I know nothing of sociology. However, this article posits the idea that American society has been living under a steady, constant fight or flight response ever since 2020 started. We are now suffering from the effects of 3 social phenomenons that are causing Americans a huge amount of stress. It started with the emergence of a virus we thought we may be able to control, but we were very wrong. Then, racism reared its ugly head once again, when George Floyd (and, let’s face it, he’s not the only one) was murdered by a police officer. This has triggered a massive social disruption of anger and violence. Perhaps worst of all, the federal leadership (dammit, GOP, I hate to say I told you so… I take no glee in his failures) has been fully exposed as incompetent, dysfunctional, and unwilling or unable to rise to these challenges. In fact, our President’s behavior has gotten worse, and it is clear that he is in way over his head. In the meantime, the violence continues, and the pandemic has now killed 111k Americans. At this point, things do not show any signs of significant improvement or healing. As with an individual, problems will arise when the fight or flight response does not get a chance to settle down. We are seeing that now, in the hatred, anger, depression, isolation, anxiety and general “I’m pissed off today” attitude in nearly every American. If things do not settle down, the damage to society, as with an individual, will be massive, and will take longer to heal than we can imagine.
Well, I’m just babbling instead of doing my homework. Sorry for the long post. I better hit the books. Wash your hands!
I thought I would muse on the cultural phenomenon known as The Seattle Freeze, and the internet community’s hatred of my hometown. You see it pop up now and then. I am a native of the Emerald City (that are not very many of us left), and I have spent most of my life here. Just thought I’d weigh in.
Evidently, my beloved Seattle is not well received by the rest of the nation. Just do a google for ‘I hate Seattle’ and you will come up with tons of results. Most of the time, the criticism focuses on the weather, the traffic, the homeless and drug problems, and, more to the point, the people of Seattle themselves. You read about the Seattle Freeze, and how people are so unfriendly here. People also bitch about the Seahawks. Well, as a native, bleeding rain, let me address the concerns of the world:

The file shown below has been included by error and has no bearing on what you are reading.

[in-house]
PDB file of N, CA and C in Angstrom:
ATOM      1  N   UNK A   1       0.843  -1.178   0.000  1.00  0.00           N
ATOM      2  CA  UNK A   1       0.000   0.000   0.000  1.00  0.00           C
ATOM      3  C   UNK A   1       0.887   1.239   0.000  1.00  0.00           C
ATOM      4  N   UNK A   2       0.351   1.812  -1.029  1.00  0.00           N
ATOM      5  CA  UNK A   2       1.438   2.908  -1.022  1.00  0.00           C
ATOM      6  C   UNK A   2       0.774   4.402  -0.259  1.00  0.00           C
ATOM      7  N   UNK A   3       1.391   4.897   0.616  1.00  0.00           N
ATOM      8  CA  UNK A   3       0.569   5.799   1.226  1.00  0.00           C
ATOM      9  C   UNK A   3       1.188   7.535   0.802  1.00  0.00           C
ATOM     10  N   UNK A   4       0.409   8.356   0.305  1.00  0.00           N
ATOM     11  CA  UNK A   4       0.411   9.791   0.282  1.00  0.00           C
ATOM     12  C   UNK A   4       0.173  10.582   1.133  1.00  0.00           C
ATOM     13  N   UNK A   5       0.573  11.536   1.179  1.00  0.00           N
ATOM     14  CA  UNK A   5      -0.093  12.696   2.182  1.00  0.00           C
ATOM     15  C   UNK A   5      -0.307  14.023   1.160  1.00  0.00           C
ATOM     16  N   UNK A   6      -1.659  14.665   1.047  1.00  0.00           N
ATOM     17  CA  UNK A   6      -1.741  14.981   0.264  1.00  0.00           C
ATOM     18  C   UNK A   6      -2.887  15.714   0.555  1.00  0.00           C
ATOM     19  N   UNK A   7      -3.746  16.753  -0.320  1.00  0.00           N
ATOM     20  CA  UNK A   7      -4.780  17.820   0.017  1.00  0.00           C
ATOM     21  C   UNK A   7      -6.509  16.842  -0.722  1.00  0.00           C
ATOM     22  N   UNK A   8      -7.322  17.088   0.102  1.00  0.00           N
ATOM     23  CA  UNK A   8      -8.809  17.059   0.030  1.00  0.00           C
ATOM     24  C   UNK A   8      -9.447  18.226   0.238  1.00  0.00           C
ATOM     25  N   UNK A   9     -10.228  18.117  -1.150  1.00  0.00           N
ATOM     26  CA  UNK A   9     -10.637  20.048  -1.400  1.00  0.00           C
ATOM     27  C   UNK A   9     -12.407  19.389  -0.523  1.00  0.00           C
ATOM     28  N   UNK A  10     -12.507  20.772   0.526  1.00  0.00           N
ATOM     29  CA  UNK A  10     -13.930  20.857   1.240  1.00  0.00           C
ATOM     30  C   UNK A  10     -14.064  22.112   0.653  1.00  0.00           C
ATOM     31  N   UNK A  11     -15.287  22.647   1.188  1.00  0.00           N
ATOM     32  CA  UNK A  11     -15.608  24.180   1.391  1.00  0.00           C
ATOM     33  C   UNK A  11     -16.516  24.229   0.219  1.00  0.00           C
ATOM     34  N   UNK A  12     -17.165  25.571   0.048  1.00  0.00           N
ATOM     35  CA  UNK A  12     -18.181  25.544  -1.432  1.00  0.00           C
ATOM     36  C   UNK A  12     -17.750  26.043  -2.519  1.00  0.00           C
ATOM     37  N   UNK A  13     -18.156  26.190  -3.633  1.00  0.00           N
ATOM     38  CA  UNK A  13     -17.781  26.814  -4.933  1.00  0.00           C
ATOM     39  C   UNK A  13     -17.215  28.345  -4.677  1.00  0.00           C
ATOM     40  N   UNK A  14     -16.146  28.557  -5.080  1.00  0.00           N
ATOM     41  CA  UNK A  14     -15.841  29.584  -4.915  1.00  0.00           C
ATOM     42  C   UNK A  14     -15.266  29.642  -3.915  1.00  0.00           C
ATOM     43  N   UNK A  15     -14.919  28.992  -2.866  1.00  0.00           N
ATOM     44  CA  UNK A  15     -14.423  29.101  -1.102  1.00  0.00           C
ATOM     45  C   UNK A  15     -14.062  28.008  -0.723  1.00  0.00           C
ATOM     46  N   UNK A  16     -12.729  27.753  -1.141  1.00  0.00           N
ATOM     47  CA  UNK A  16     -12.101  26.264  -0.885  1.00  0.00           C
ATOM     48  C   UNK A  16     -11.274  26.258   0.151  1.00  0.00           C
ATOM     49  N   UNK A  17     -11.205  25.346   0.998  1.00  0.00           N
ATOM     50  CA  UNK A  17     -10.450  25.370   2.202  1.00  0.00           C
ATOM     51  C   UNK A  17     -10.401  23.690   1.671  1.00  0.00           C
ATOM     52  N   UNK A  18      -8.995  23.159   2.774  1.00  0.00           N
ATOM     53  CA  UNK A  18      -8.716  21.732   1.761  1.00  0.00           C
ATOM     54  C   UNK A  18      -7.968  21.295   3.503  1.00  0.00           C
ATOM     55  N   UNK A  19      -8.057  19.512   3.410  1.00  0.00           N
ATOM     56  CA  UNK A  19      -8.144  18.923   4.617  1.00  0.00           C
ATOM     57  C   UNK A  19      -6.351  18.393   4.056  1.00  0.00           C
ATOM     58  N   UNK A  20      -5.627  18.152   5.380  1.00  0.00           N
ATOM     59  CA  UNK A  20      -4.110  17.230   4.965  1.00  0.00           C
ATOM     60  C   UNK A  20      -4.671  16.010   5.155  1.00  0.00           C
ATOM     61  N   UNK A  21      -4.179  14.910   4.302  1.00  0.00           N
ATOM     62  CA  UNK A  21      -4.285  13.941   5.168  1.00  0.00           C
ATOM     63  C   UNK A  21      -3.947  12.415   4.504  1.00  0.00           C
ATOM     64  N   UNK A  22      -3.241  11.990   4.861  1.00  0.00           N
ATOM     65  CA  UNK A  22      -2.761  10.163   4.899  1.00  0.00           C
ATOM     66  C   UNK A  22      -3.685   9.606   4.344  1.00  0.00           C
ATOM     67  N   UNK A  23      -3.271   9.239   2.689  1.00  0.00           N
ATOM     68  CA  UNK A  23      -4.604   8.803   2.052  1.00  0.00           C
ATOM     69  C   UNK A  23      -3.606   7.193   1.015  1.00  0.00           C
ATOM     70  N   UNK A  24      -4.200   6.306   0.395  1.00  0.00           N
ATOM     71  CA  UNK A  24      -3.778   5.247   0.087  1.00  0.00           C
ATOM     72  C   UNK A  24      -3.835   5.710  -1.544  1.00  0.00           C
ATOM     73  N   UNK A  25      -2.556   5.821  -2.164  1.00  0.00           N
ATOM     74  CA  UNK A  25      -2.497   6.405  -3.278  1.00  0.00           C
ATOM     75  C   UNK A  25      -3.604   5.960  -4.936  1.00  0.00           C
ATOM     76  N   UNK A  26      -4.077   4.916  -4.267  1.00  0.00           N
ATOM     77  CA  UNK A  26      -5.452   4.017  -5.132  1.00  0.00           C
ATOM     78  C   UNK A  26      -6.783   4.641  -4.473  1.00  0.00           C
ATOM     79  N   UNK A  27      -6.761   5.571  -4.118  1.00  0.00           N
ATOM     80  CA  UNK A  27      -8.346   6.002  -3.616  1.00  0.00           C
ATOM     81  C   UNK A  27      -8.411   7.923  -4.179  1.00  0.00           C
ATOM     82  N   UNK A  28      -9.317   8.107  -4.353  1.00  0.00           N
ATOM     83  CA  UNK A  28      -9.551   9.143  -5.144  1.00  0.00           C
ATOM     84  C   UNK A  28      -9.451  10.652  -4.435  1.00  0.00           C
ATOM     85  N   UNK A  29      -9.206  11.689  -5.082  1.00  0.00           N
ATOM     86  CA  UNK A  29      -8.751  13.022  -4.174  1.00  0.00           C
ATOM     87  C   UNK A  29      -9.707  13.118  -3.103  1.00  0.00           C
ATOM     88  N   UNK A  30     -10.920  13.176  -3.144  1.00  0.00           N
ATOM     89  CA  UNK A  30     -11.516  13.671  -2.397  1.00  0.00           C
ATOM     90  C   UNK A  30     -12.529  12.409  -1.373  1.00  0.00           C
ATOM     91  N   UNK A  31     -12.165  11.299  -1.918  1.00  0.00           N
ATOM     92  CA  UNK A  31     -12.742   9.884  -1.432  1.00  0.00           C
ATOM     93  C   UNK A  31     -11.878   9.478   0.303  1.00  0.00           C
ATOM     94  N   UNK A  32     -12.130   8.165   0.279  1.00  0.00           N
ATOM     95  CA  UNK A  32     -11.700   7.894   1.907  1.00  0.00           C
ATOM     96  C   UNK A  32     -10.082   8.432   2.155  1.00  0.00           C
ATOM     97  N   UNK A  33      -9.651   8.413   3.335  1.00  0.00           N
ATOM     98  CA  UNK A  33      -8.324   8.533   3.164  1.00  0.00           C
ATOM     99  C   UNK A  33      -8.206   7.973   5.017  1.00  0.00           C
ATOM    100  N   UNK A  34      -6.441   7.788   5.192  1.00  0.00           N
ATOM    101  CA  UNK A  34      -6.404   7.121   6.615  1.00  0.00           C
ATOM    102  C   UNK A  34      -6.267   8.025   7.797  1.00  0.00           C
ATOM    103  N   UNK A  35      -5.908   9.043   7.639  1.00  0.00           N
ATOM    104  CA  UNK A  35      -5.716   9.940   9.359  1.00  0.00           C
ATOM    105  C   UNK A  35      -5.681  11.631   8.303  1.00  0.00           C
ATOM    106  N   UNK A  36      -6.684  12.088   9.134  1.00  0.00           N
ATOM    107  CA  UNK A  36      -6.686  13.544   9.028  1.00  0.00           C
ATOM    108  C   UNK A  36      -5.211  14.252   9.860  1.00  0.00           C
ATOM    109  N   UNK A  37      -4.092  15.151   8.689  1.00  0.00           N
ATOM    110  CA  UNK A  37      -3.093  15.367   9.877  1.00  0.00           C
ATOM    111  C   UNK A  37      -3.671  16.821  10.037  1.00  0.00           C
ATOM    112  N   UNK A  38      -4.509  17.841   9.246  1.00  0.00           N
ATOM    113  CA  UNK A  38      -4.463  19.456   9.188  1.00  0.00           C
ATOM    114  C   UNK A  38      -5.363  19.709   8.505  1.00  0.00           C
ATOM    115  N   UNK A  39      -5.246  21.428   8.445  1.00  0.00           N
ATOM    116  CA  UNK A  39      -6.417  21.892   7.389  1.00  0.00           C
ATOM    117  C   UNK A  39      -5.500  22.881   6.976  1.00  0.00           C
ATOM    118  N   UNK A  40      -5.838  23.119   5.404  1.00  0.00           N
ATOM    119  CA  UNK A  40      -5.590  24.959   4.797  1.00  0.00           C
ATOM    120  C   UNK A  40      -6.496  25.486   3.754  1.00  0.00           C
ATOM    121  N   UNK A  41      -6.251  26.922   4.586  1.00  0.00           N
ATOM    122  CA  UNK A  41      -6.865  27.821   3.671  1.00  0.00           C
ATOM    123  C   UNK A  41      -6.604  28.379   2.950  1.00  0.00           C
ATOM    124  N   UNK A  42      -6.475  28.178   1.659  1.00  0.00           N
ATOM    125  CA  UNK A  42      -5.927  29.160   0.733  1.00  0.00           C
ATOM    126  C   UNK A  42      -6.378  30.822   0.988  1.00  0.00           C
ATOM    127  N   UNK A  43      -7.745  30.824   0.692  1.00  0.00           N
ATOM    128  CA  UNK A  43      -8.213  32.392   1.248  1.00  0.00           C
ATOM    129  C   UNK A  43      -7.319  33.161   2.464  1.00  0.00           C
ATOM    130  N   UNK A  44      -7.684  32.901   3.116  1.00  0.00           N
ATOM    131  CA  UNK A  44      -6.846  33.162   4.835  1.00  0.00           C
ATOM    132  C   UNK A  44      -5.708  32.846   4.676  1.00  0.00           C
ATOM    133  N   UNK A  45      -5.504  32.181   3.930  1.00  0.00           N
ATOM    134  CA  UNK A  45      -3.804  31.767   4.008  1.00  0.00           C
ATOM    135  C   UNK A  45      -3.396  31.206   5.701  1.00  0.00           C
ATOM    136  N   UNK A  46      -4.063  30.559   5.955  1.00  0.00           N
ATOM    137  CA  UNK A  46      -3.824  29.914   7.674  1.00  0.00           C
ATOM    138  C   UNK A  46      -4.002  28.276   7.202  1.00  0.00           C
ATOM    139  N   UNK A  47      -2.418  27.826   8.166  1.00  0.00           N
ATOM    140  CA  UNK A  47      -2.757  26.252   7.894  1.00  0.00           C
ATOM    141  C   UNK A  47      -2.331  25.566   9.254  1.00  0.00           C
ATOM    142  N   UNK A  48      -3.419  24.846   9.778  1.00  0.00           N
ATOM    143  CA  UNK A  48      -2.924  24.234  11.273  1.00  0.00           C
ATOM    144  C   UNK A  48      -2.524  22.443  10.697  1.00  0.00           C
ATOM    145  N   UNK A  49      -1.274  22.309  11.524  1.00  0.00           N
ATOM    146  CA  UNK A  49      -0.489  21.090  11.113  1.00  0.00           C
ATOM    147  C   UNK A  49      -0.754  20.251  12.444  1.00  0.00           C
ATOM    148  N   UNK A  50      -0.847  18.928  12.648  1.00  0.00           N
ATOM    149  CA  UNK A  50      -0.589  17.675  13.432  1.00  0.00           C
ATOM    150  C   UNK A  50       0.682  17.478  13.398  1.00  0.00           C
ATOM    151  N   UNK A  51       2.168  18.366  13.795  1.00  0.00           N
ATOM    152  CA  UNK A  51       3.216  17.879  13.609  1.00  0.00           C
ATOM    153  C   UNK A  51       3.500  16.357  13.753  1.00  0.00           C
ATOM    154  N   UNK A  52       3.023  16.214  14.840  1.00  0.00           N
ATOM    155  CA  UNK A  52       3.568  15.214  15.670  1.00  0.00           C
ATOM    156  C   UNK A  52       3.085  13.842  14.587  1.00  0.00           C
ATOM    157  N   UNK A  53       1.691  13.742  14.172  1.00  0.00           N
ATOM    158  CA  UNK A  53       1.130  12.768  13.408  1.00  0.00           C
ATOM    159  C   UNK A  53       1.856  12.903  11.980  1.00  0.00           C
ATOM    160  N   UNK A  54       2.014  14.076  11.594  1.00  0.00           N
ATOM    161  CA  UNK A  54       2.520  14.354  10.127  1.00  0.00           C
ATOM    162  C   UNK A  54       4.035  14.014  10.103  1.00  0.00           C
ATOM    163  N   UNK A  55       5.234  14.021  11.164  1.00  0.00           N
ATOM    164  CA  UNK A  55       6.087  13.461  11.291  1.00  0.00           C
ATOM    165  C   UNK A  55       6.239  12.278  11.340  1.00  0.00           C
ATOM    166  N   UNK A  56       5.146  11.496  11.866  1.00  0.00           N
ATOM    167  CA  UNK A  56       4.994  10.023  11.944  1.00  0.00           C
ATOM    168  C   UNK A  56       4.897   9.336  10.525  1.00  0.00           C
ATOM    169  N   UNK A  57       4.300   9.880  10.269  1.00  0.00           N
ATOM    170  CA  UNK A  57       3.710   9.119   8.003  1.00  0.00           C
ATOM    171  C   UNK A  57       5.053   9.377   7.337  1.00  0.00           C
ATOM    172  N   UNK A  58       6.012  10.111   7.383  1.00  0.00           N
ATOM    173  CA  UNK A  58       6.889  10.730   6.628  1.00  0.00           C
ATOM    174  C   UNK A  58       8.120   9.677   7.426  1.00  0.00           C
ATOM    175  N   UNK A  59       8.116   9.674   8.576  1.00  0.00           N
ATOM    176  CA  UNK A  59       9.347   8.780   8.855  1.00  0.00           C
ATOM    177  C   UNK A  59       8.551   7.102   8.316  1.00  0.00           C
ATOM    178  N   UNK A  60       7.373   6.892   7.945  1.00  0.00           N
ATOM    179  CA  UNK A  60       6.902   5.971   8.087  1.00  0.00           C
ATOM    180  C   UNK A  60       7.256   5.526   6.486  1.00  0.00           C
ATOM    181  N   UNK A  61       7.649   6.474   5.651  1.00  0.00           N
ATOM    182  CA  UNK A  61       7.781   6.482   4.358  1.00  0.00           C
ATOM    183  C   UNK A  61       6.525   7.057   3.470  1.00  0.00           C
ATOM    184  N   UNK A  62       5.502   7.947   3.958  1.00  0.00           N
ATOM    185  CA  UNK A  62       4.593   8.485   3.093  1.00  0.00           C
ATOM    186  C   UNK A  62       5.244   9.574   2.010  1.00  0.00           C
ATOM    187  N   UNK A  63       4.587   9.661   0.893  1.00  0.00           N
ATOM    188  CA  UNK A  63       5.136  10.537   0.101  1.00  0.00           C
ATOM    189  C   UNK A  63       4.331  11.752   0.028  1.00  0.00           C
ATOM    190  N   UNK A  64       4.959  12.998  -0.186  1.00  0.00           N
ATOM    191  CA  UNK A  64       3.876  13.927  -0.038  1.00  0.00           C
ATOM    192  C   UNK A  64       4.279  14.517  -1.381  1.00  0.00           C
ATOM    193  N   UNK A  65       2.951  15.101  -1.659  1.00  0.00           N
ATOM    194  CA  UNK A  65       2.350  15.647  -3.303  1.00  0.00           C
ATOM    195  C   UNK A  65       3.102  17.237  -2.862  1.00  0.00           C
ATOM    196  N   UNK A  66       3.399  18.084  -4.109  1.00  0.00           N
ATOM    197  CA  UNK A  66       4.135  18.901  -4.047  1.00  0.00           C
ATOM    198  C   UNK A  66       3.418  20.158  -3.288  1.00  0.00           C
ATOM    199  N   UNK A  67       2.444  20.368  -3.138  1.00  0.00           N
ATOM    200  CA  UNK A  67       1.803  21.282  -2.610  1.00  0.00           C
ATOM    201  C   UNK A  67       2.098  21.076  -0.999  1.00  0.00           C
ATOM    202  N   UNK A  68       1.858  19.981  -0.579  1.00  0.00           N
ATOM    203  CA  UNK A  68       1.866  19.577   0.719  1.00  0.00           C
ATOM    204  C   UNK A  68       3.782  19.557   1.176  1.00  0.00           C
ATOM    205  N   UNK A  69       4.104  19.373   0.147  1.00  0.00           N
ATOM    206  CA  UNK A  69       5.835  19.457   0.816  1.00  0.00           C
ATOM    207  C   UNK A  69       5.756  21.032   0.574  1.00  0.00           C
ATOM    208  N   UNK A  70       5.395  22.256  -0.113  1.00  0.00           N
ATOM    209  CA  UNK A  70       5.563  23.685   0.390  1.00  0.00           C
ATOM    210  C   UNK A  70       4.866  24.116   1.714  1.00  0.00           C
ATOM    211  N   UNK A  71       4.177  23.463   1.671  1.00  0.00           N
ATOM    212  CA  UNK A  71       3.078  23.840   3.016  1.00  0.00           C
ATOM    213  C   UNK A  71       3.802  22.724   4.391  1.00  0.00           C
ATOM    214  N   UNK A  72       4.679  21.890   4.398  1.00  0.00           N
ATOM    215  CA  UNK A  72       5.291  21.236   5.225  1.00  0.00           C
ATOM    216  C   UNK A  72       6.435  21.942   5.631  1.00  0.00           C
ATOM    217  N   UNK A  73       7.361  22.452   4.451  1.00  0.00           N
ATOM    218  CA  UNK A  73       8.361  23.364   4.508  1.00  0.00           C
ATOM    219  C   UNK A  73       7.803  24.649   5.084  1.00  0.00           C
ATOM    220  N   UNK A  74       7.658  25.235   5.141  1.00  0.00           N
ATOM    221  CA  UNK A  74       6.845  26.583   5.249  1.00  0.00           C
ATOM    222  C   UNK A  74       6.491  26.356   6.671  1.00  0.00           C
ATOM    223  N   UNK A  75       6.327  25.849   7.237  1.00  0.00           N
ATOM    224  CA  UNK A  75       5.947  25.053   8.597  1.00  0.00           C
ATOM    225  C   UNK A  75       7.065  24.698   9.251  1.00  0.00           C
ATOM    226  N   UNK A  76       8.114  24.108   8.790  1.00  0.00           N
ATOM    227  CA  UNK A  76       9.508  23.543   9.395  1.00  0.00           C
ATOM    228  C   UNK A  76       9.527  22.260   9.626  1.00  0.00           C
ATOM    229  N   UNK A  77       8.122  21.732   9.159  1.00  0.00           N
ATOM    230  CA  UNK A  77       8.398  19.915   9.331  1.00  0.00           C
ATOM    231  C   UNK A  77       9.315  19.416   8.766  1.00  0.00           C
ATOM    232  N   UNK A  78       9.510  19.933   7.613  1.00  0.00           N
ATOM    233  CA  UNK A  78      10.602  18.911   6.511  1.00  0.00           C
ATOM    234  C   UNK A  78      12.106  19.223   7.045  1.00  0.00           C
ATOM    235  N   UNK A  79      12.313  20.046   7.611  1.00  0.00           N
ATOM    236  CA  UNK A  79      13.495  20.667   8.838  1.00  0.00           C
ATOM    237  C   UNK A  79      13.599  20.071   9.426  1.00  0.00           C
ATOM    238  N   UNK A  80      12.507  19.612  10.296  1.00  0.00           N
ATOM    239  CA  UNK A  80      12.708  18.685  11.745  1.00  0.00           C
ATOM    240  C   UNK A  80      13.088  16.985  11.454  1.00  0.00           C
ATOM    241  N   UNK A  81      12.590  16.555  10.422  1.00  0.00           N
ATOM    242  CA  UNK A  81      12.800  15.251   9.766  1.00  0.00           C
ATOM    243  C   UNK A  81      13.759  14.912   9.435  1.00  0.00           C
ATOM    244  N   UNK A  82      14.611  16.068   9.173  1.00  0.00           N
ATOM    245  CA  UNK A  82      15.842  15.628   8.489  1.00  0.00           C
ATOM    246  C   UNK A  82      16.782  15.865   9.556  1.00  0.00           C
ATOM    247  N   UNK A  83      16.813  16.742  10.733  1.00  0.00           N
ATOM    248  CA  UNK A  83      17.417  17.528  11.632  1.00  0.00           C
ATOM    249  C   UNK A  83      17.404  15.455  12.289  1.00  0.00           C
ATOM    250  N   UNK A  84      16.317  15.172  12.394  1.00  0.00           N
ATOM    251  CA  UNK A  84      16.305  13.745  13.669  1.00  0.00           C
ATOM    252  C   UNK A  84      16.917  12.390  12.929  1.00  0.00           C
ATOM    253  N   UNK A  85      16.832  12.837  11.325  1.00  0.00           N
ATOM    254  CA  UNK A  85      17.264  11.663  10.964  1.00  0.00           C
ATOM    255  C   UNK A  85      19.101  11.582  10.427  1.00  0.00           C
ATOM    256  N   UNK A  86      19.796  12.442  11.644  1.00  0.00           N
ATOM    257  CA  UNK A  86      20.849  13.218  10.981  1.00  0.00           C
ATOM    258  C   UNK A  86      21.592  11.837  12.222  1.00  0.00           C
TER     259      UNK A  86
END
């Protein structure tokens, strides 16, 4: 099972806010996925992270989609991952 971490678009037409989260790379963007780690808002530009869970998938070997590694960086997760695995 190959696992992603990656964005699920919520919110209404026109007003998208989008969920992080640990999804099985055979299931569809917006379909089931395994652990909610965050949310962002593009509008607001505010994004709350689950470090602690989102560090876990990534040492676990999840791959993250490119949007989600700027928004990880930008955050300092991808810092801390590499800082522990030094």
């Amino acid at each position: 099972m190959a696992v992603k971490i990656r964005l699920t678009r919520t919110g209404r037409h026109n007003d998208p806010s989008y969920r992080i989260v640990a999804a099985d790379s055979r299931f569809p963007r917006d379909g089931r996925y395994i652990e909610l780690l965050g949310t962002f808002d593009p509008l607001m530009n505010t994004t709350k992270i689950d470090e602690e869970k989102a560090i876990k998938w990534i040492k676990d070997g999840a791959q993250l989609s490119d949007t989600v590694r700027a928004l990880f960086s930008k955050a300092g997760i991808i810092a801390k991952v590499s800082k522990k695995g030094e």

First, the weather. Yeah, I get this. I completely understand. The weather here kind of sucks. We get many, many days of little to no sunshine, and, in the winter, the sun goes down around 2PM. The lack of light really can really mess with your head. However, it’s worth noting that most places in America get far more rain than Seattle, annually; they just get it all at once. Our annual precipitation is spread out over half of the year, in that perpetual, gray mist, obscuring the sunlight. I call it living in the cave. Don’t like it? Well, hang in there until March! Another way to look at it is that the atmosphere is simply an extension of the Pacific Ocean’s sprawl. As in, the tide is really in today. Maybe it’s because I’m a native, but the weather here has never really bothered me. We rarely have any kind of winter, and we rarely have inhospitably hot summers. It’s 40-70 degrees here, year round. The weather is rarely a problem. No heatwaves, no droughts, no massive snowstorms. We do, however, have to deal with an occasional earthquake or volcano, but those are few and far between, thankfully. Our weather, though perhaps not always sunshiny, is generally cool and comfortable. Air-conditioned outdoors. I kind of like it. Ultimately, however, I have to ask: Does anybody wonder why it’s called the Emerald City? Everything is freaking green here! This is a great place to be a plant! You look at the rest of the country; in fact, just drive over Snoqualmie Pass, and you will notice that the rest of the world is kind of dirt-brown. I love the green and gray of Seattle.